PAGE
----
Transferring images to the laptop was a breeze using the USB-C memory card reader. The same card reader is also compatible with normal USB-A ports. 


I installed two image editing software into the laptop - Capture One Pro (version 10) and Olympus Viewer 3. 

I installed Capture One Pro version 10, a trial version because this was not my laptop, and the 30 days trial period was sufficient for me to utilize and fully use all the available functions and features. 

Knowing that the Lenovo Yoga C930 runs the latest 8th Generation Intel Core i7-8550u processor and 8GB RAM, I expected fast and smooth experience using the laptop. 

I shot all my images in RAW (only). General operation was smooth and efficient with no hiccup. Navigating through images was speedy and responsive and I did not notice any lag when I applied adjustments such as white balance tweaks, exposure compensation or other necessary settings. In fact, the overall performance was just as fast as it was when I was using my workhorse AMD desktop (running the flagship FX-8350 Octa-Core processor, 16GB RAM and dedicated Radeon graphics). This was indeed impressive, having the performance of my current workhorse in such a tiny form factor and light-weight package.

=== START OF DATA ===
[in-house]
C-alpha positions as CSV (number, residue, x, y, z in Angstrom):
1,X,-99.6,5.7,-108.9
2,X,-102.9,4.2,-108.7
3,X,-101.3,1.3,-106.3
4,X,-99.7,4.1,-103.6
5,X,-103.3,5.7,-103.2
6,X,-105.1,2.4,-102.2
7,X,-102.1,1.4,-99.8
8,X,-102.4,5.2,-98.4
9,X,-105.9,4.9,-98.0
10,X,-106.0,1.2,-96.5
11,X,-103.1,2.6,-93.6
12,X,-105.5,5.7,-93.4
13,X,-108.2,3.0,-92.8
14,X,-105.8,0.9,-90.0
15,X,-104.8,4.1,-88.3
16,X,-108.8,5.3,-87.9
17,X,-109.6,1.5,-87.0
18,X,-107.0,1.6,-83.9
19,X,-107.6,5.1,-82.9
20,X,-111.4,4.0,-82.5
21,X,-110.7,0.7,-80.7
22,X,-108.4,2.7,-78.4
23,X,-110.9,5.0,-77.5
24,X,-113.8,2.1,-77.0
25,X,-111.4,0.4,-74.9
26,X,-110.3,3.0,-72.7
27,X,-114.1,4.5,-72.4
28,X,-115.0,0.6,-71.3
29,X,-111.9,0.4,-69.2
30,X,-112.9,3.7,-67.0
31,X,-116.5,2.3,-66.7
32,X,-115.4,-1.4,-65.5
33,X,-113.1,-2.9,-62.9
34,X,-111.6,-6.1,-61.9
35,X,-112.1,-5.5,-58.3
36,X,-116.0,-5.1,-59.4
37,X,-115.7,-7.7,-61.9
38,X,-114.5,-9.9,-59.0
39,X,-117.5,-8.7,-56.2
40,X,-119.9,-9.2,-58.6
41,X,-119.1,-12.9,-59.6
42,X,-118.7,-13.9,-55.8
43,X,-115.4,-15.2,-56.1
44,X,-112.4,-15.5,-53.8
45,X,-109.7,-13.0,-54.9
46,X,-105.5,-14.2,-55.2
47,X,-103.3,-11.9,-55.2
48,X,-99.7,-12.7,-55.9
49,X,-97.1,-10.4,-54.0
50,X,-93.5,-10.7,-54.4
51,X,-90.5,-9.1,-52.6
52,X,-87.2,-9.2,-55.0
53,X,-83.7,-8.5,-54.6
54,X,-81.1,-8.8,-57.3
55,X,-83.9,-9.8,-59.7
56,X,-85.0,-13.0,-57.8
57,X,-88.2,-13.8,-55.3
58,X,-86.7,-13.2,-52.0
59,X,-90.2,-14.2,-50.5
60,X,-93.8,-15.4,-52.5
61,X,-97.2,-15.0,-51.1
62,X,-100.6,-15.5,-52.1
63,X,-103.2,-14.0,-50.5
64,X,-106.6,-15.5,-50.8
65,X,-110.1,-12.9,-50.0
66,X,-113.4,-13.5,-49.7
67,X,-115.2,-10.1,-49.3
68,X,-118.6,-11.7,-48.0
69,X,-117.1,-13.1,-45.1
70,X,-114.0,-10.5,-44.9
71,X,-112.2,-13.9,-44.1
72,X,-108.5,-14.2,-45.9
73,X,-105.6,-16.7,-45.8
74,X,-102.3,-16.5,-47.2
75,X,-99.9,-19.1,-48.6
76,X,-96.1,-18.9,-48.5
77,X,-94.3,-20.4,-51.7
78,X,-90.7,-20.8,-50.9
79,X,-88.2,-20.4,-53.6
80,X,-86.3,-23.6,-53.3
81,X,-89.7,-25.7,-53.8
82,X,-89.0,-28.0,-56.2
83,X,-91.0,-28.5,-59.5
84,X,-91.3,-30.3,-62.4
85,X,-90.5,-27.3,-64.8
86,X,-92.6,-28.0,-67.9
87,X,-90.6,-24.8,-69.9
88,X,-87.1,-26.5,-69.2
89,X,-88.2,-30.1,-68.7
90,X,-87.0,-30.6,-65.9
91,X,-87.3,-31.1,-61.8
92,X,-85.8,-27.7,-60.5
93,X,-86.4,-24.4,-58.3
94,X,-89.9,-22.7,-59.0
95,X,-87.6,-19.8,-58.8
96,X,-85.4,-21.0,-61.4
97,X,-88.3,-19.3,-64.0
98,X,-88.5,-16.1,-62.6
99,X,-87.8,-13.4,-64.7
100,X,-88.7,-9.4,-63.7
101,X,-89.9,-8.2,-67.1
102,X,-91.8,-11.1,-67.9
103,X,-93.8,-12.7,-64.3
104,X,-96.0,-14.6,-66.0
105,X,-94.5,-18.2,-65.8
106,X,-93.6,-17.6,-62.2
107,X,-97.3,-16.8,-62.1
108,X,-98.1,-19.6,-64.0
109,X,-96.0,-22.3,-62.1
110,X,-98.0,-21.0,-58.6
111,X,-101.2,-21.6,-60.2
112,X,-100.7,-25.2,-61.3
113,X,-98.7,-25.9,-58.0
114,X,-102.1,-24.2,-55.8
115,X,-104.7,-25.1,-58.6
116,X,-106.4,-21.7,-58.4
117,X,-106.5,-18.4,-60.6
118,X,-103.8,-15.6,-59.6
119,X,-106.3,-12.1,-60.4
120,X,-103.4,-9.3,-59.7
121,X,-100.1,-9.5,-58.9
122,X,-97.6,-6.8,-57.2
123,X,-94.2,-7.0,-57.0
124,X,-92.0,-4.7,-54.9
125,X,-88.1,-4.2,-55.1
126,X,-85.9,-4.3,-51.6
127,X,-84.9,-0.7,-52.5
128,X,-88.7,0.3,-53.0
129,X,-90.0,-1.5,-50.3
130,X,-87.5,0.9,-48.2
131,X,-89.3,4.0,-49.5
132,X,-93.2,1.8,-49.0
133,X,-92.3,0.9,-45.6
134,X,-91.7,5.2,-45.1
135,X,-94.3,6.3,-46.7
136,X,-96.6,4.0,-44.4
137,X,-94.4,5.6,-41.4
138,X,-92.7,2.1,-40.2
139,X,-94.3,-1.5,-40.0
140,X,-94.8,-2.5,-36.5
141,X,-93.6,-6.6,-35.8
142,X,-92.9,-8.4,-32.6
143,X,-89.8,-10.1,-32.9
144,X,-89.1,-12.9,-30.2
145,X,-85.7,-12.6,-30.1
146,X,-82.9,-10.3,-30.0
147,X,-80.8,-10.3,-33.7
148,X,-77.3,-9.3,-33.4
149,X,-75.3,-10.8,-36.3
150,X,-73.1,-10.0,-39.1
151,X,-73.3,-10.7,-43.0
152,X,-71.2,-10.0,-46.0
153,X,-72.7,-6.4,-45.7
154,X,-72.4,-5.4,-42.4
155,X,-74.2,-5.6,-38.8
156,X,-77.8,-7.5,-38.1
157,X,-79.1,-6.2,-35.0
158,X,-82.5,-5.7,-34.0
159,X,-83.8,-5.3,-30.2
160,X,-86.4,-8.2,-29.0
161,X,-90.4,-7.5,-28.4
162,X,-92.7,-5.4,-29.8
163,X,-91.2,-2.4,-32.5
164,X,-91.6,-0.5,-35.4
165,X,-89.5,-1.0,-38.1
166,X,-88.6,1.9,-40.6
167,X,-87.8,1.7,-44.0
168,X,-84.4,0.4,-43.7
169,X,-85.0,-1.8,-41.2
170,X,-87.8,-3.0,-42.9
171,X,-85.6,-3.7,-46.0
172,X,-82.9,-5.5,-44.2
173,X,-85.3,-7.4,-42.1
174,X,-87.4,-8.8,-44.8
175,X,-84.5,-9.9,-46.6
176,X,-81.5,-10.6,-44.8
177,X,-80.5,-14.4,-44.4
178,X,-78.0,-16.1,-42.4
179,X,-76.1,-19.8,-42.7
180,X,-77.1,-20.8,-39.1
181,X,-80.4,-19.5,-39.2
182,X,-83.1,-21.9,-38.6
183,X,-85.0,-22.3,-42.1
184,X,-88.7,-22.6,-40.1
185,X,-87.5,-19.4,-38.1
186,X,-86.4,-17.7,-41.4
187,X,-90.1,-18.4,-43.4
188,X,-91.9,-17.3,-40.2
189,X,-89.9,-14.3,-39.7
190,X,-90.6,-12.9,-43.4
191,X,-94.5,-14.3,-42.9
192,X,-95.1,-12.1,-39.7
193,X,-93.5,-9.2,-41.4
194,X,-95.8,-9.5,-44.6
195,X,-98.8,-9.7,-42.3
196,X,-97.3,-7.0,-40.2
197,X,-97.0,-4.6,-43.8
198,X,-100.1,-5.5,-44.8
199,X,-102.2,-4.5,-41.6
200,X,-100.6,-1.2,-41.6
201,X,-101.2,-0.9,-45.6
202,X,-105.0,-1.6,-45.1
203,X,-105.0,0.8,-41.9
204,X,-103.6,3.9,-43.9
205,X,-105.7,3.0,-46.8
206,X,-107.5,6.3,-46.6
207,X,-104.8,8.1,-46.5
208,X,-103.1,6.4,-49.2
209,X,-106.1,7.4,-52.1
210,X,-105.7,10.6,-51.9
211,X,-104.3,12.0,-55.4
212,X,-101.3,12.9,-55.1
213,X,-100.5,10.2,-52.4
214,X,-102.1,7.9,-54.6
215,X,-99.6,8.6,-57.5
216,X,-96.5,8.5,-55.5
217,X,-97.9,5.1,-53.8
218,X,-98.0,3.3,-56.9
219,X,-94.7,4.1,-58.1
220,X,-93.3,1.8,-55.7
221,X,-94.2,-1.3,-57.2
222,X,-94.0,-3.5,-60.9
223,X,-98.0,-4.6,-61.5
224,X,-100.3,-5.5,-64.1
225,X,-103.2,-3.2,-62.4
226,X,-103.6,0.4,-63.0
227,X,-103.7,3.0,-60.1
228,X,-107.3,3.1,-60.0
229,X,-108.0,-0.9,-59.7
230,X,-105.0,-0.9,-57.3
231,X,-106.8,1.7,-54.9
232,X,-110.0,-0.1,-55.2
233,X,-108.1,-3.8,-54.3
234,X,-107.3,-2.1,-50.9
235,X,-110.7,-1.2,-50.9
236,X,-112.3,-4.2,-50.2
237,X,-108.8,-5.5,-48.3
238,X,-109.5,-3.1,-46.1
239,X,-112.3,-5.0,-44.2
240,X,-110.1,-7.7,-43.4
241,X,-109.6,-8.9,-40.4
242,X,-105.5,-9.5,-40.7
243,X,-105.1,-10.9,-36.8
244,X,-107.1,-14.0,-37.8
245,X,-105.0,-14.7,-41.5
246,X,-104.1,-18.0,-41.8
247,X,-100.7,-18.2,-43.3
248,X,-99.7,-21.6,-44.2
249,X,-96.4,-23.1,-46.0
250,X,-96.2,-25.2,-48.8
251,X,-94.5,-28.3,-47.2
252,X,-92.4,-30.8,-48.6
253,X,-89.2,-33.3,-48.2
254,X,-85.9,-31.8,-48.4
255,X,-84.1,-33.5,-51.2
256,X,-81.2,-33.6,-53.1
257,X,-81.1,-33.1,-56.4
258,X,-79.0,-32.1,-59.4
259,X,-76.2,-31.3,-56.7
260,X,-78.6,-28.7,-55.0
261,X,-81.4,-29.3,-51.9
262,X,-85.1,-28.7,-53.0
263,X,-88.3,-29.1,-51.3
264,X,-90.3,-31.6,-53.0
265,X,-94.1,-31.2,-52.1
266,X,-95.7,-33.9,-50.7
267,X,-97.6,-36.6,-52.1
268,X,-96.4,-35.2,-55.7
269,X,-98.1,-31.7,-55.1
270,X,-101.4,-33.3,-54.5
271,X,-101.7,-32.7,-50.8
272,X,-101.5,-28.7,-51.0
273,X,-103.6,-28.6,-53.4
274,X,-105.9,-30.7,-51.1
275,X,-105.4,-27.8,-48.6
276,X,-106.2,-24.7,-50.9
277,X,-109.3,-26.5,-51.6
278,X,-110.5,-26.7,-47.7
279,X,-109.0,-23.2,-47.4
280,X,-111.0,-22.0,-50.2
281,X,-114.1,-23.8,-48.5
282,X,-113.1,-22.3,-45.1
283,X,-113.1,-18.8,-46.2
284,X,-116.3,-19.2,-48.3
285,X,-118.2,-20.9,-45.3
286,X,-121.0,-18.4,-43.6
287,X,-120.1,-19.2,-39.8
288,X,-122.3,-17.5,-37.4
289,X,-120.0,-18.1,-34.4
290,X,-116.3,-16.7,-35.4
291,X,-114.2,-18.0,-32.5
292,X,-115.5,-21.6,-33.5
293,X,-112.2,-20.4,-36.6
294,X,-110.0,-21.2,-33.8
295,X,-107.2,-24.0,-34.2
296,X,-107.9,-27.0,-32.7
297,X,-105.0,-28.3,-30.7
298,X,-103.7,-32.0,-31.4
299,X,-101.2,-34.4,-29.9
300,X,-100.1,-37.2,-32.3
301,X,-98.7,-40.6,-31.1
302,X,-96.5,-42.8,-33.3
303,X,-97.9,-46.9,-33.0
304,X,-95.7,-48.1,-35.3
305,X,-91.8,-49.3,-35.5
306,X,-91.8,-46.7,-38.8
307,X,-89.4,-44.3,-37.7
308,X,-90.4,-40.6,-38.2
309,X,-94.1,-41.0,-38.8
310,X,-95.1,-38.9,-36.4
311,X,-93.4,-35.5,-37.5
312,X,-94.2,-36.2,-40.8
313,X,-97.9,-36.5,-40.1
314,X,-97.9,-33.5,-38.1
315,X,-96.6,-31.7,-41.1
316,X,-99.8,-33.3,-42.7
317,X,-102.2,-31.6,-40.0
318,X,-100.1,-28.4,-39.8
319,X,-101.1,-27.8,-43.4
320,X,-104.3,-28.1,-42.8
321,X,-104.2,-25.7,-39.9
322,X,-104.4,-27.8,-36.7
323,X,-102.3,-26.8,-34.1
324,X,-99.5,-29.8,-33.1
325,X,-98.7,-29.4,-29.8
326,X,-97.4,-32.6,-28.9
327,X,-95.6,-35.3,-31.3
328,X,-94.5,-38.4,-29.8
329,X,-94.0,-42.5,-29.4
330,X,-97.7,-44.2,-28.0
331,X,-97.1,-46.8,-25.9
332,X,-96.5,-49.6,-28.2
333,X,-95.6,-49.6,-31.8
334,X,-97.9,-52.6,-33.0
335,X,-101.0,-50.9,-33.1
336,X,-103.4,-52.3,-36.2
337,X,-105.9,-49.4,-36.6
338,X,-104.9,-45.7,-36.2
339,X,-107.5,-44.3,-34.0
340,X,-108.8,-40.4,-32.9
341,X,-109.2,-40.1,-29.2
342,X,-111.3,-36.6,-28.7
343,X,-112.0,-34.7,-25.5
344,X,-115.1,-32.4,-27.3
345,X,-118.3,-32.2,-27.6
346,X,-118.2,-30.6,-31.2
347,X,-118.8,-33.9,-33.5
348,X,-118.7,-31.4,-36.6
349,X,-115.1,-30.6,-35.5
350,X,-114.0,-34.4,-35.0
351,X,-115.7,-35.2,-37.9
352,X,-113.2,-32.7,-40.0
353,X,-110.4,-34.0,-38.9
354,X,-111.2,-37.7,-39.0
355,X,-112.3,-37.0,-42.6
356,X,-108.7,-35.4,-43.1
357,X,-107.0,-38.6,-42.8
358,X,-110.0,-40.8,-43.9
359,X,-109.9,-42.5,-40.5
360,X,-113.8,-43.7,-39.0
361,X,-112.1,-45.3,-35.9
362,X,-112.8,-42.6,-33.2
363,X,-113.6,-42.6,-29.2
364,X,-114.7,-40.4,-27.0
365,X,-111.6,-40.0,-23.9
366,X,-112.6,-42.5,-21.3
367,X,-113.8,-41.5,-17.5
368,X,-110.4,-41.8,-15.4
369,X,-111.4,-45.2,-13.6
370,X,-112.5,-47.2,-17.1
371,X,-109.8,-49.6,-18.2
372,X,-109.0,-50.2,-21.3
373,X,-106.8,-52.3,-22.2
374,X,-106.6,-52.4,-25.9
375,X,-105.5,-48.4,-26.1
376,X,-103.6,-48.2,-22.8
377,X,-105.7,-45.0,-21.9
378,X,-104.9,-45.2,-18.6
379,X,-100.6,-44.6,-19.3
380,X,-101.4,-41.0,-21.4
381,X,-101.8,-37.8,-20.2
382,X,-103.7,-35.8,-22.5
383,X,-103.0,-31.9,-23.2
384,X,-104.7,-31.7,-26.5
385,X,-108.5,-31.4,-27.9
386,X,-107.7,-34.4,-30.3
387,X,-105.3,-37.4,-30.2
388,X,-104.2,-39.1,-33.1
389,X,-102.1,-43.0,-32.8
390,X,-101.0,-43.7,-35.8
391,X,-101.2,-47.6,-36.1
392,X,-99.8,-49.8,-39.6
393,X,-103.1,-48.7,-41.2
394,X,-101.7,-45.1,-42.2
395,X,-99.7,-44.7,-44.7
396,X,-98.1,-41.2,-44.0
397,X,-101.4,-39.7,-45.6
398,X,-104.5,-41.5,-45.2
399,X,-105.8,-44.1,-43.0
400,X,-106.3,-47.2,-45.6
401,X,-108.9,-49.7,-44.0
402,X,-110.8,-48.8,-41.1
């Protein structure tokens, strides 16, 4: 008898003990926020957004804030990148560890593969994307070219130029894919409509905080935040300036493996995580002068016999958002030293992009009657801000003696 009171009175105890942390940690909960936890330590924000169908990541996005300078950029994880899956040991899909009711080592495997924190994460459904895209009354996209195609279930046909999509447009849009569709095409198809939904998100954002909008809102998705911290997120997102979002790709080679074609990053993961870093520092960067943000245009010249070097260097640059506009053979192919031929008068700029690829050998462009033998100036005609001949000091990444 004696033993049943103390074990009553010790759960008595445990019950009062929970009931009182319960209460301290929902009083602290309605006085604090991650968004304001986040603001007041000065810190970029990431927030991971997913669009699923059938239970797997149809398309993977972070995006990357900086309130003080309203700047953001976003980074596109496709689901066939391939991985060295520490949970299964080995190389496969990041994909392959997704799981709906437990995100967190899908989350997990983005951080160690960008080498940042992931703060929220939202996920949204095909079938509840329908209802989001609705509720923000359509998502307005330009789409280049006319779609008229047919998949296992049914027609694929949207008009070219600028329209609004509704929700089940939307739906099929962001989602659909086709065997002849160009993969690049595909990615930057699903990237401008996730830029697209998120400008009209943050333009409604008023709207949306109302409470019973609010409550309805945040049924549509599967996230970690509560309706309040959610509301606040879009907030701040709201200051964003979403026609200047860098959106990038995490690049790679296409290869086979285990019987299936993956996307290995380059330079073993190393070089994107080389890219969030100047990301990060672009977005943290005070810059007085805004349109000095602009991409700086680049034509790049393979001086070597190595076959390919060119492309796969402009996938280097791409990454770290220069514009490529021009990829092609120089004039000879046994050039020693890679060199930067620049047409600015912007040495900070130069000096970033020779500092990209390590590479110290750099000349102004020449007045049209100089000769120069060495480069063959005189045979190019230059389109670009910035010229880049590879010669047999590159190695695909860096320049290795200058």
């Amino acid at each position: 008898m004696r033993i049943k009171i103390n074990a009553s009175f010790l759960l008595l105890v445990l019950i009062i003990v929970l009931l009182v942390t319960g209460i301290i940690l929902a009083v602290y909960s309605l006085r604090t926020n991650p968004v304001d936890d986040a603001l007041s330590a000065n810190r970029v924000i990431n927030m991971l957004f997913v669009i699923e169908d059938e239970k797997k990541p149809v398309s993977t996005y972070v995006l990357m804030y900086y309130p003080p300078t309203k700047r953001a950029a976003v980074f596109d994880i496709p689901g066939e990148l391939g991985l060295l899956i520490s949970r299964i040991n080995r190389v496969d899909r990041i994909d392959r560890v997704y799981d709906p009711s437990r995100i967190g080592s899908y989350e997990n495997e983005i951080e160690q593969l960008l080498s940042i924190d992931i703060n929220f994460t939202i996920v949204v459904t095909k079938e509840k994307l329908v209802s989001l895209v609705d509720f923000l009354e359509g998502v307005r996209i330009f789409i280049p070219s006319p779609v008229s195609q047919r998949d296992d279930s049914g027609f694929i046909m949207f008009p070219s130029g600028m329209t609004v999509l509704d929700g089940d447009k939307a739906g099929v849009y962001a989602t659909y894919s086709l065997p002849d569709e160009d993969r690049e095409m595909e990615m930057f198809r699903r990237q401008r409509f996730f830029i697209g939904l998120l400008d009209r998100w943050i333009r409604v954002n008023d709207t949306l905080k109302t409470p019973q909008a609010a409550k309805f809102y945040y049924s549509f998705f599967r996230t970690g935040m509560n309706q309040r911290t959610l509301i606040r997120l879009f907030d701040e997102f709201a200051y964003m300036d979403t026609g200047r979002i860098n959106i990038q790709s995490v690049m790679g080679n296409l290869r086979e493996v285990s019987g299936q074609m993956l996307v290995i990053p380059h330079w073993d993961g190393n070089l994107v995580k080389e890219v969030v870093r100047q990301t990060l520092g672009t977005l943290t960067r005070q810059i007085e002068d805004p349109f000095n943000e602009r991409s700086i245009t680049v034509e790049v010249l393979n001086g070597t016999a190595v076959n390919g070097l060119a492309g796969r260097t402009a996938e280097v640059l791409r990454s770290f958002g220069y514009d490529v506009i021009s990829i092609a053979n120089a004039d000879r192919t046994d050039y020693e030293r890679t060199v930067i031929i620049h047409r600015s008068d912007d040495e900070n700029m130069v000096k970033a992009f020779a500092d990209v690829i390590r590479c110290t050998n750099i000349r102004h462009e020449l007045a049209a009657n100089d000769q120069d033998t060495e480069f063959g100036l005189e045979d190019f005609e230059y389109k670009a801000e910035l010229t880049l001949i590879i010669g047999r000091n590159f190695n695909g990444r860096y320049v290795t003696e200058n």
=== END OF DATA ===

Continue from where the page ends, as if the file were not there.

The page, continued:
My experience using the Olympus Viewer 3 on the Lenovo Yoga C930 was, unfortunately nothing to write home about. This was due to the limitation of the software, and nothing to do with the hardware. I was hoping that maybe the latest generation Intel Core processor can do some miracles and speed up the processing using Olympus Viewer 3 which was notorious for being laggy and unbearably slow. The previewing of images was not instantaneous, there was noticeable slow-downs between adjustments and even the processing of each image took several seconds to complete. I wish Olympus would improve their own software, because even today, only Olympus Viewer 3 can fully achieve the incredible Olympus color profile.